World is going our way

September 17, 2002|By Thomas L. Friedman

WASHINGTON - President Bush made a strong case at the United Nations for why the world community should not allow Iraq to go on flouting U.N. weapons inspections.

But what struck me most about the scene was how intently the U.N. delegates were waiting for, and listening to, the president's speech. We should listen to their listening - because it is telling us some important things about our world.

First, for all the noise about rising anti-Americanism, America remains the unrivaled leader of the world - the big power, which makes its share of mistakes, but without which nothing good happens.

But, second, while our leadership requires American valor, it is ultimately based on American values. That is, what gives America its unprecedented power and influence today is the fact that, more than at any time in history, the world has come to accept the Western values of peace, democracy and free markets - around which American society is organized. That is the truly significant trend in the world today - not terrorism or anti-Americanism.

Third, while terrorists like Osama bin Laden and rogues like Saddam Hussein can unleash lethal events against us, they do not represent an alternative trend with any global appeal. Indeed, the reason the terrorists unleash huge events like 9/11 is because they have no mass following and must substitute sound and fury for compelling ideas, enduring achievements and popular support.

Hitler's Germany, Stalin's Soviet Union and Mao's China not only represented powerful alternatives to U.S. leadership in their day but also powerful, and popular, alternative ideologies to peace, democracy and free markets. With their downfalls in the last century, there is no longer any serious military or ideological rival to these ideas. That global trend is enormously favorable to us - but its sustainability depends on America's health and the wisdom with which it leads this world.

I wish I could say I had thought of all these concepts on my own. But I didn't. They come from reading an important new book, The Ideas That Conquered the World, by Michael Mandelbaum of the Johns Hopkins University.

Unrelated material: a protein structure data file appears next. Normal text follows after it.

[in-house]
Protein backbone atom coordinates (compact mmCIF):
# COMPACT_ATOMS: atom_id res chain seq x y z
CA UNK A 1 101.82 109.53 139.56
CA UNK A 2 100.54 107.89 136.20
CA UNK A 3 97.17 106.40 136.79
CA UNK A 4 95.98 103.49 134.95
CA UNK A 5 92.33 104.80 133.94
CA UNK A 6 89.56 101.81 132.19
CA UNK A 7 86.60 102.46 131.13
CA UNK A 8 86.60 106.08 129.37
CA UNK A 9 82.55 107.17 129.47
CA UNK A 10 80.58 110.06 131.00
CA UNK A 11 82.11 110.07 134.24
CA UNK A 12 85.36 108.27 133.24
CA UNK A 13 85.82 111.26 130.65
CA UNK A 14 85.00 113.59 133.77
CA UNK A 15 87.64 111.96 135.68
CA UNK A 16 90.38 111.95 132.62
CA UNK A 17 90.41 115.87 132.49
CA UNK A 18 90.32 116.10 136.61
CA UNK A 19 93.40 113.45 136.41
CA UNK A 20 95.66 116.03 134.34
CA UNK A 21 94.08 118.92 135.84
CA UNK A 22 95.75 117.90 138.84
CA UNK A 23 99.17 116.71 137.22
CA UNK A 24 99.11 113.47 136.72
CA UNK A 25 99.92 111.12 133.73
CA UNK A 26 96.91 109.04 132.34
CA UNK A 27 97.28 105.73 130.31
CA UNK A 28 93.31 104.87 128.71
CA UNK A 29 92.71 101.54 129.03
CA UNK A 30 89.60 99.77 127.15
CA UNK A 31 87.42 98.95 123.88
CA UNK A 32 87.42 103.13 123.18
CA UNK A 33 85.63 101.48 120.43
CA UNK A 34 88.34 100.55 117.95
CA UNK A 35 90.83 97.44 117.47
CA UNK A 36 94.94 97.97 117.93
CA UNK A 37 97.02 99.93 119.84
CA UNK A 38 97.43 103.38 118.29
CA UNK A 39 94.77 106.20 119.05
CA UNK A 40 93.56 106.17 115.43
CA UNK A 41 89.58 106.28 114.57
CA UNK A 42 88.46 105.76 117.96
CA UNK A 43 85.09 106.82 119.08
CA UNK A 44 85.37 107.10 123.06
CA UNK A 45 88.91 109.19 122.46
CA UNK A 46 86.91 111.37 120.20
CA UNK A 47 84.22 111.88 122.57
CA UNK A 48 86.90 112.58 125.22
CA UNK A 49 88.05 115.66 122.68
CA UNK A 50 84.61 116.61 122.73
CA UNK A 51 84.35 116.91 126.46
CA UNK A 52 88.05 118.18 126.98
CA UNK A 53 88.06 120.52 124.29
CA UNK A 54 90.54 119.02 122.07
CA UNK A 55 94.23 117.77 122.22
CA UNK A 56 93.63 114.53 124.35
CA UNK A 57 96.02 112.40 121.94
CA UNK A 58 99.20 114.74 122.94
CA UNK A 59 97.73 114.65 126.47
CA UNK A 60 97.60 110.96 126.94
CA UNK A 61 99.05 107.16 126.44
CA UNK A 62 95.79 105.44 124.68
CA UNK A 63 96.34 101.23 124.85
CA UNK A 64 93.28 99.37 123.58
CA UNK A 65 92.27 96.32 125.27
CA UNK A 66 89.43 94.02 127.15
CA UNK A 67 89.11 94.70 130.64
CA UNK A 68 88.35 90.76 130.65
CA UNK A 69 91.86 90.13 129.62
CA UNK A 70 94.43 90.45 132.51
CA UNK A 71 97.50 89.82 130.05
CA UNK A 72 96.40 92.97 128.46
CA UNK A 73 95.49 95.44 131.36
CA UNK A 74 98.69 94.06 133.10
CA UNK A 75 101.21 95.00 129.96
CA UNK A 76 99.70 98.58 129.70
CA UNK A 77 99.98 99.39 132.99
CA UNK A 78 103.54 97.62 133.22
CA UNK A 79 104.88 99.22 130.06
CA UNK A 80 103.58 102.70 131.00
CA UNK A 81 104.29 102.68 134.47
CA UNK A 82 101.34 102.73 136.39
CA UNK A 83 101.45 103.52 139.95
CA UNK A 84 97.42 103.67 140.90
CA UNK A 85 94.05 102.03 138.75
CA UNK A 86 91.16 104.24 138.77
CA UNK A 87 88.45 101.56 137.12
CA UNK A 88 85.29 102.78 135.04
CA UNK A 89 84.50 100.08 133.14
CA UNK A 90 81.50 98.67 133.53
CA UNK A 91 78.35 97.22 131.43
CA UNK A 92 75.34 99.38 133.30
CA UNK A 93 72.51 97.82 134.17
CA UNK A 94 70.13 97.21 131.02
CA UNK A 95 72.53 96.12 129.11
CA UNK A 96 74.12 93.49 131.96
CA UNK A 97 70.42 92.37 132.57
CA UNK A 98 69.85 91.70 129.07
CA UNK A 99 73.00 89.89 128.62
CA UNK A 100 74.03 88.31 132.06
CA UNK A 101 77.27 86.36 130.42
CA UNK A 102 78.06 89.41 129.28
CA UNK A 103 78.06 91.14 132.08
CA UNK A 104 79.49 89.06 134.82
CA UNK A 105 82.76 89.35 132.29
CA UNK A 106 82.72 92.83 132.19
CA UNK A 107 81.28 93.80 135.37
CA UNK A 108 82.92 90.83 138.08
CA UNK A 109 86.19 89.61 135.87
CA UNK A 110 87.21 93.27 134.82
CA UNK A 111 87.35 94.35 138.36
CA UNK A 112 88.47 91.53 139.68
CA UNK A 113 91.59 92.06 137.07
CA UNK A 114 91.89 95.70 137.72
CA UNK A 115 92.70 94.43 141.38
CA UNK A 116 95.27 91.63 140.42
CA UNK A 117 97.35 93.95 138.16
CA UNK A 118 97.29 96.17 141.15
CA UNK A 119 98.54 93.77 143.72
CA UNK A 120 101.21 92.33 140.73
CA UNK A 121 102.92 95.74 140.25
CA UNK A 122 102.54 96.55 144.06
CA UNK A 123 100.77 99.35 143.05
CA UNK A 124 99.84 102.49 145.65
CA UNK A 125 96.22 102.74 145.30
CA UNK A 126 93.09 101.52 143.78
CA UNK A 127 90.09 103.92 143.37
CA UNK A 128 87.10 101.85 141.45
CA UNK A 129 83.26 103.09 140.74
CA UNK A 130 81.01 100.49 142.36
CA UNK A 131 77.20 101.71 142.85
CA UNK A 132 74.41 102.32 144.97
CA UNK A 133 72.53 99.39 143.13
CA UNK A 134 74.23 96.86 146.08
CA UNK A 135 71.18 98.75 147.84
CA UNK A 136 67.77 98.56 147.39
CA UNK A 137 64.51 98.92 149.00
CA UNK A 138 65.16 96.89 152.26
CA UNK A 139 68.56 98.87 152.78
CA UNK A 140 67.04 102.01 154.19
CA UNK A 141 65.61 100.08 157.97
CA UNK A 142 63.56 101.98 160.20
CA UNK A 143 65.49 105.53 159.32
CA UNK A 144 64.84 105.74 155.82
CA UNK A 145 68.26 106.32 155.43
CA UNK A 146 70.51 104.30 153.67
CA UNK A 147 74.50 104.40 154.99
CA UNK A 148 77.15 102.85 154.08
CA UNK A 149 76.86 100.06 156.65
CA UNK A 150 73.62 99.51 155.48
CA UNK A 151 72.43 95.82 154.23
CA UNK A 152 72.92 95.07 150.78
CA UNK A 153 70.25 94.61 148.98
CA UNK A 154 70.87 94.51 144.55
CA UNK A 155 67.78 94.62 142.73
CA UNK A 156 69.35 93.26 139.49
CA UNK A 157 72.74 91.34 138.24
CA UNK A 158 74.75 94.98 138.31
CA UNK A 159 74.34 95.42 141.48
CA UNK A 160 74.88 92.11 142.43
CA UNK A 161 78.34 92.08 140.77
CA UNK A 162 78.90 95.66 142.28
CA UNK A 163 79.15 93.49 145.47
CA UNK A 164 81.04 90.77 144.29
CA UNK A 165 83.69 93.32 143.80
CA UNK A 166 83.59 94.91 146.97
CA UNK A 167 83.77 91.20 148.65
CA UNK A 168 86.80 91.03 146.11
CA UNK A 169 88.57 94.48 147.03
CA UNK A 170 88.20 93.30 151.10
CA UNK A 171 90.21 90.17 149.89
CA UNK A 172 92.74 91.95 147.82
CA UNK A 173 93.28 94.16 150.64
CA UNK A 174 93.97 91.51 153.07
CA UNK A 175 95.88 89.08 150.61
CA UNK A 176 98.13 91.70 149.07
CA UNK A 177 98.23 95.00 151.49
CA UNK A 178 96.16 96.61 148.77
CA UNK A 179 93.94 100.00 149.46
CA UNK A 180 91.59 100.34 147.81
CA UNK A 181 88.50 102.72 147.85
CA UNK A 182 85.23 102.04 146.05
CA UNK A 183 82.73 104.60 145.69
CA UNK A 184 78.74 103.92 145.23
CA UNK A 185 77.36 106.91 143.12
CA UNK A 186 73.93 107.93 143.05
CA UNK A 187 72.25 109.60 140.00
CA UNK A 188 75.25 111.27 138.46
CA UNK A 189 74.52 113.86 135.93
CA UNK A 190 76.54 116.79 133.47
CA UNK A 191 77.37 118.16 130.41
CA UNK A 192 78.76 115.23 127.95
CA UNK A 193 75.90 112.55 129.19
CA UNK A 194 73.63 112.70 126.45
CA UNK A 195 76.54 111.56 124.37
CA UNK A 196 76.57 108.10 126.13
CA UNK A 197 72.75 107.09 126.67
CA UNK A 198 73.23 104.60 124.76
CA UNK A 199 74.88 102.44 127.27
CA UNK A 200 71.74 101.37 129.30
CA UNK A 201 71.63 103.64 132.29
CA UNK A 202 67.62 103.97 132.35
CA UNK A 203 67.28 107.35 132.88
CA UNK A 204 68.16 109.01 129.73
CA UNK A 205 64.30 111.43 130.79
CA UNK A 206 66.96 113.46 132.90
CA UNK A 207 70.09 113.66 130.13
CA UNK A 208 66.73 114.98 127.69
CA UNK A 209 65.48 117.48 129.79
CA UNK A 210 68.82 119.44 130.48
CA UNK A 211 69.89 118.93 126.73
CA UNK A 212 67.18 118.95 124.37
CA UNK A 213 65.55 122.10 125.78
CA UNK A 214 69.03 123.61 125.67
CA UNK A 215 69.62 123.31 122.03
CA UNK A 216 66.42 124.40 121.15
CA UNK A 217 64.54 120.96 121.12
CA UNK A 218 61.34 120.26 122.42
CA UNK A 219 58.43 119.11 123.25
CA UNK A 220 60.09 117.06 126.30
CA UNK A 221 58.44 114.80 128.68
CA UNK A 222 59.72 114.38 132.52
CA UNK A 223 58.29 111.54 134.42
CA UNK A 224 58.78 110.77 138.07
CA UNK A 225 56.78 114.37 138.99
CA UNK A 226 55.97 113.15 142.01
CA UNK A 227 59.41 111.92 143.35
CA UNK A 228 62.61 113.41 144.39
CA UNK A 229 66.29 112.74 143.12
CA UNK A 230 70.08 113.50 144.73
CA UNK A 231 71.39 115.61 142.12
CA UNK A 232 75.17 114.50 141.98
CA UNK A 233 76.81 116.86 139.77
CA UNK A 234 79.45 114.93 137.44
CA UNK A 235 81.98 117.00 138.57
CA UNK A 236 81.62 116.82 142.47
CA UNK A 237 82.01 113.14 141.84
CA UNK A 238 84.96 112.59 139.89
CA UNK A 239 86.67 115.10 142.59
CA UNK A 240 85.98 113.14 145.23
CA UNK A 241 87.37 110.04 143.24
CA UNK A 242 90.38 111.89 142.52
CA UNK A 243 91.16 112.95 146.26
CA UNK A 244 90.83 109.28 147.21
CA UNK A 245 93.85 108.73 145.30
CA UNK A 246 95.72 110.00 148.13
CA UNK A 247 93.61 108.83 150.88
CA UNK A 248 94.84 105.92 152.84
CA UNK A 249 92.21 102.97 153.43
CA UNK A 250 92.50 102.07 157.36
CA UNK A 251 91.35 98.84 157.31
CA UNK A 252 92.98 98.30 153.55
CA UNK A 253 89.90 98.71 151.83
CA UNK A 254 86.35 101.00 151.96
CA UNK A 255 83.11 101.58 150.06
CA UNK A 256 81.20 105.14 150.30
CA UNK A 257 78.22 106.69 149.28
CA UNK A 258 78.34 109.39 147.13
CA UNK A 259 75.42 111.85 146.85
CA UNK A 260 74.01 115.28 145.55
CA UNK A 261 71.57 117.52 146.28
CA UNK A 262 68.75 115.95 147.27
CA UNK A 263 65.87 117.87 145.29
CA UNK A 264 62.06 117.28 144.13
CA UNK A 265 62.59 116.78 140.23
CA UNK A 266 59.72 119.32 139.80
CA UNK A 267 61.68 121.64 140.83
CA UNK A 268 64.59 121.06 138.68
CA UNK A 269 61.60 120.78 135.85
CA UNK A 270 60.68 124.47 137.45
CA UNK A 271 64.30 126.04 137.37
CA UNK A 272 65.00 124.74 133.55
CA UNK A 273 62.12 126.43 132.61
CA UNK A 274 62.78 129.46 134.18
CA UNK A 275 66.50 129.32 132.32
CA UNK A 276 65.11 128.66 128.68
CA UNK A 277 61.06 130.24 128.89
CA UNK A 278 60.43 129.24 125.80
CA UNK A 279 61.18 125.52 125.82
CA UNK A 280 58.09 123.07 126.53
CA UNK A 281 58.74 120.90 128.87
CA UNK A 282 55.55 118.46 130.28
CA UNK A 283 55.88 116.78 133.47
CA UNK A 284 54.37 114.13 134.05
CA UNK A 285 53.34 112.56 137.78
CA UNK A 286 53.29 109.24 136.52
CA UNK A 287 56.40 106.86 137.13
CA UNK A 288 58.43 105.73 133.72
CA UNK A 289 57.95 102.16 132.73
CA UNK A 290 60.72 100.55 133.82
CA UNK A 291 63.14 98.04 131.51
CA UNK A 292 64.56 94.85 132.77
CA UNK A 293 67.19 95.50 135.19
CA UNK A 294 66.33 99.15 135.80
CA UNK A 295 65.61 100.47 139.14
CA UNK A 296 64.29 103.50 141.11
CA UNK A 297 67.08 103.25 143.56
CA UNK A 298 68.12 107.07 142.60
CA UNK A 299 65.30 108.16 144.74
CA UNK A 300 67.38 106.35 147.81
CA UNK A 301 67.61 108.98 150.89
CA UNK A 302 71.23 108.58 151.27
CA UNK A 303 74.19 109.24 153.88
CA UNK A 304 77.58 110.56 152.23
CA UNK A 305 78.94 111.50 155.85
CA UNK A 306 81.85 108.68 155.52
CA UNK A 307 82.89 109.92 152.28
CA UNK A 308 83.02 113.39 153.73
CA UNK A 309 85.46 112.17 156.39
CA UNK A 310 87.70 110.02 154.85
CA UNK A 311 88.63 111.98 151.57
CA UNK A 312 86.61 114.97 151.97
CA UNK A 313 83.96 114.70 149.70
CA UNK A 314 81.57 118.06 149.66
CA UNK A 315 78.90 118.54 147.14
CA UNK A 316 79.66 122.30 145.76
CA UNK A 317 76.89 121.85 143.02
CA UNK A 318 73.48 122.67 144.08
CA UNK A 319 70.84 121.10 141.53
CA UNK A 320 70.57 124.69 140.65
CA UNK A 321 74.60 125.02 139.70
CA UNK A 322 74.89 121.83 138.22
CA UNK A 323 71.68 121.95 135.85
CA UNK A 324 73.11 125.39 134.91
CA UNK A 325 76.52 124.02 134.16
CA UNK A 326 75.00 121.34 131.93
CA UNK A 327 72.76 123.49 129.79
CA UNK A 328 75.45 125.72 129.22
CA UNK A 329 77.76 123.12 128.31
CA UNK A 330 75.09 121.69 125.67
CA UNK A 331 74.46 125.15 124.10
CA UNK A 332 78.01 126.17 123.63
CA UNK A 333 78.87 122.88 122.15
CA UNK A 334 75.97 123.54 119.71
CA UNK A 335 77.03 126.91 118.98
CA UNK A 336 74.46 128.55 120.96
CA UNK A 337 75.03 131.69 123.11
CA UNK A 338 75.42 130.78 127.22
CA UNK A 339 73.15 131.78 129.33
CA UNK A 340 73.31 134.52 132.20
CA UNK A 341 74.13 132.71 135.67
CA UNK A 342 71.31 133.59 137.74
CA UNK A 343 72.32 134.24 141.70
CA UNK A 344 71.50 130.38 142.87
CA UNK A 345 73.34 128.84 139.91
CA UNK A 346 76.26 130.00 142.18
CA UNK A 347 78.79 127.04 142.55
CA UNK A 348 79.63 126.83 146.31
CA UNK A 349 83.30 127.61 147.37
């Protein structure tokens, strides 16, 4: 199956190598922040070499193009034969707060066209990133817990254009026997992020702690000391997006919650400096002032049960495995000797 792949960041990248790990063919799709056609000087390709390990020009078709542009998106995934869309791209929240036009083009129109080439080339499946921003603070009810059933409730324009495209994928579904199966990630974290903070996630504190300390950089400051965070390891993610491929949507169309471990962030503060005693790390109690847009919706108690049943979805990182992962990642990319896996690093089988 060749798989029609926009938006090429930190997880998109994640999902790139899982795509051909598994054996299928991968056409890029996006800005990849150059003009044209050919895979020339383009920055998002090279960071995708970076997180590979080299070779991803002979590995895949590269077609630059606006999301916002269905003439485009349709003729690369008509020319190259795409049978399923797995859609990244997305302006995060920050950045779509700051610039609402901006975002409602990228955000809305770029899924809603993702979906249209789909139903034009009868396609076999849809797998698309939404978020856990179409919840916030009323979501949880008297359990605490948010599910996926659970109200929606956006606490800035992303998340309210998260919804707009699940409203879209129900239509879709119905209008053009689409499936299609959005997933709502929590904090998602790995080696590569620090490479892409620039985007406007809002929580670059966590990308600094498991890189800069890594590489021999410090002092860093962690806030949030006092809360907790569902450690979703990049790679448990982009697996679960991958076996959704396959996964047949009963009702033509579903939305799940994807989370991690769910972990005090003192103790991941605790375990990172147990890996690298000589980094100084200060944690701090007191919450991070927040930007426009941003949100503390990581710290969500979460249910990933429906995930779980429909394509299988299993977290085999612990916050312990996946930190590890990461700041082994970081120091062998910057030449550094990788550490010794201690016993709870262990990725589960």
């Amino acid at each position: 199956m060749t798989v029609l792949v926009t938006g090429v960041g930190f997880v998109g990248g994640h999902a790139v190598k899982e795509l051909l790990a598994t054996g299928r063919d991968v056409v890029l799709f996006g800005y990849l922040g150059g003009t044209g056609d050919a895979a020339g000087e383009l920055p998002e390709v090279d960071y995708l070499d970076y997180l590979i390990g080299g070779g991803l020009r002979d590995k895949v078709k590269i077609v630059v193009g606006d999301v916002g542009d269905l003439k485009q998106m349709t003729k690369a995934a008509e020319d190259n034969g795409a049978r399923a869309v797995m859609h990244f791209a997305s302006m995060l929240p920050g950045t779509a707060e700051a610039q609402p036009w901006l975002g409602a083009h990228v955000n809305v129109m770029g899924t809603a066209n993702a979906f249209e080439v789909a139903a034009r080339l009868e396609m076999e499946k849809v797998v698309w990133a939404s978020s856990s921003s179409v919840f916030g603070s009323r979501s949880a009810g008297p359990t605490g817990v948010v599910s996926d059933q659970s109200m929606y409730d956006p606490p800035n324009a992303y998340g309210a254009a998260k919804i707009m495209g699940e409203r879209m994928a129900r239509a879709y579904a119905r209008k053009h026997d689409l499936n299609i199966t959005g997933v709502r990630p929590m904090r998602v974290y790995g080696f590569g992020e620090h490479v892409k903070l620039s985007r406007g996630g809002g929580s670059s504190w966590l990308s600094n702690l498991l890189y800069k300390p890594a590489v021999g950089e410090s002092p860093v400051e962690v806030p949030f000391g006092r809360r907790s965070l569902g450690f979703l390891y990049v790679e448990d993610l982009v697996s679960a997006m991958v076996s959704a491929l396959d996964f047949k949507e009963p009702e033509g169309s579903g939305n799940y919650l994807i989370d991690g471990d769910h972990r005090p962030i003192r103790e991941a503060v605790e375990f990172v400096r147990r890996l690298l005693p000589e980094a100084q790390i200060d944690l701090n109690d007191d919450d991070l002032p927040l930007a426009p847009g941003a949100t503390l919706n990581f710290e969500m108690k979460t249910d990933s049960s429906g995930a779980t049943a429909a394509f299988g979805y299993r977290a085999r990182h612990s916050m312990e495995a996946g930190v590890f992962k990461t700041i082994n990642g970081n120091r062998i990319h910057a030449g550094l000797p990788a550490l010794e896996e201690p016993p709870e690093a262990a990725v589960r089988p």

Mr. Mandelbaum's thesis is that all the powerful ideological rivals to America and its democratic allies have been vanquished and that three big ideas now dominate global politics:

The first is peace as a way of organizing international relations. By that he means the core idea that armies should be configured primarily for defense, with a high degree of transparency so everyone knows what everyone else is doing. The second is the notion that free markets are the best way for nations to grow from poverty to prosperity. And the third is that democracy is the ideal form of political organization.

"To be sure, these ideas are not practiced everywhere," Mr. Mandelbaum said, "but they are far more powerful and attractive than any other ideas and have no serious rivals today. Bin Laden and Mr. Hussein ... do not pose the kind of existential threat that Hitler, Stalin or Mao did."

It is crucial that as we confront Iraq, or other terrorist events, that we do it in a way that reinforces the positive global trends already in our favor. "That means," he said, "dealing with Iraq with as many allies as possible, with as broad an international endorsement as possible, so that confronting Iraq is seen as enforcing what are now widely accepted norms - rather than the policy of one particular country."

Never forget: We are winning. The terrorists and the rogues do not have the power to dislodge our world, or reverse the broad positive trends. Only we can do that - by acting in ways that would upset the trend toward peace, disrupt global markets and put the democracies at odds with one another.

Do that, and we really would create a dangerous world - a world where the best Western ideals would be mismanaged and the country most important for sustaining those ideals despised, weakened or discredited.

Thomas L. Friedman is a columnist for The New York Times. His column appears in The Sun Tuesdays and Thursdays.

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